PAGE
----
That is my status right now. I’ve been told I am at a critical point in my five year treatment. Handling all this has become a full time job. I haven’t read any where in our forum about someone in this case. Thanks for letting me unload. Best to all you who are facing this disease.

    • #17615
       Colleen Steele 
      Keymaster

      @ripple76 I am so sorry to hear how much you are struggling. My suggestion is if you haven’t already, make an appointment with your doctor to discuss the side effects you are experiencing, especially since adding the anti-depressant. I would think the Remodulin is most important so perhaps he needs to rethink how to treat your insomnia. Trying to gain weight when PH progresses is often a real challenge, but add to that bowel side effects then the problem snow balls. I wonder if a nutritionist could help advise you? Maybe ask your doctor if he can arrange that. If you are seeing multiple doctor’s for different things make sure they all are aware of the problems you are having, especially since the change in medication. You are always welcome to vent your feelings here. Please keep us updated on how you are doing.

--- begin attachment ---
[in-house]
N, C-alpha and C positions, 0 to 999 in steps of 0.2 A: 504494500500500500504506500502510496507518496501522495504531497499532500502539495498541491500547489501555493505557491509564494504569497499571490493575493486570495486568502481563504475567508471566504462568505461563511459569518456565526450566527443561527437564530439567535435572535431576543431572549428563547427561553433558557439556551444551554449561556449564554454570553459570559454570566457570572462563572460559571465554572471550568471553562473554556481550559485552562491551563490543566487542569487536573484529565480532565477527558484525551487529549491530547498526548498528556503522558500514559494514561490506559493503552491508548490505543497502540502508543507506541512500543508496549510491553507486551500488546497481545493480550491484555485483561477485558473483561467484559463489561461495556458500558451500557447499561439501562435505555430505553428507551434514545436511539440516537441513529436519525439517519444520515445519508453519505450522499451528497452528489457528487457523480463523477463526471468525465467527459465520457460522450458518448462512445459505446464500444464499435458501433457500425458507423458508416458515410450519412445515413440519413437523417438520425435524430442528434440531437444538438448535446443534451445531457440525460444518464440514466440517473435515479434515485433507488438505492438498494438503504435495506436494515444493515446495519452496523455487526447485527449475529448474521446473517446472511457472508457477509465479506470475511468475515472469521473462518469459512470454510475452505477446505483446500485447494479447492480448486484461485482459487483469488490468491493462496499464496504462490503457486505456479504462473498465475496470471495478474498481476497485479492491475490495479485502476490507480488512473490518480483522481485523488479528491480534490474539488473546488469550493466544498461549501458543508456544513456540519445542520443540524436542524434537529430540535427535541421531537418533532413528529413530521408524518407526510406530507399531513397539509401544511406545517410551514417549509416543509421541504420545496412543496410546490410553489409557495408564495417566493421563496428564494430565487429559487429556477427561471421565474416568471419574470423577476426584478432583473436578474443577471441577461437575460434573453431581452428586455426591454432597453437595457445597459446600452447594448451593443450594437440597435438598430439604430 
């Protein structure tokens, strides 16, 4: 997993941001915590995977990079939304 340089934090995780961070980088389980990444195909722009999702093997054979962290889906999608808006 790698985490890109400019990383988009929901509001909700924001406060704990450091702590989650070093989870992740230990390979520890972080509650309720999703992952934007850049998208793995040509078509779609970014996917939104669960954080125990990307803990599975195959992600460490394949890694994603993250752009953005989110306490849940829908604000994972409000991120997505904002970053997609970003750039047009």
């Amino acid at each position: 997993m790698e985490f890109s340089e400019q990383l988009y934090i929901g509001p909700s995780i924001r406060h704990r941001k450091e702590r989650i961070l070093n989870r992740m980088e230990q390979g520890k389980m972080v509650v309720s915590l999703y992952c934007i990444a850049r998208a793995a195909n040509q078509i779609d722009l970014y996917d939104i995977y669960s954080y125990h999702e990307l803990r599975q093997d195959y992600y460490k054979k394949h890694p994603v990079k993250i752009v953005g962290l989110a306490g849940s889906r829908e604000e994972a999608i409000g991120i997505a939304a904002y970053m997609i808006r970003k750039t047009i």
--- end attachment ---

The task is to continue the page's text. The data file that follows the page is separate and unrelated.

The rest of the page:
• #17617
       Brittany Foster 
      Keymaster

      Hi Randolph,
      I’m sorry you’re going through so much physically and mentally right now. Did you ask your doctor or pharmacist if there is a possible interaction with the two medications that are causing you GI discomfort? I have also experienced a large amount of weight loss over the last year. It is so hard to gain the weight back and I am now seeing a dietitian to help with that side of thigs. Have you ever seen one?

  • #17614
     Colleen Steele 
    Keymaster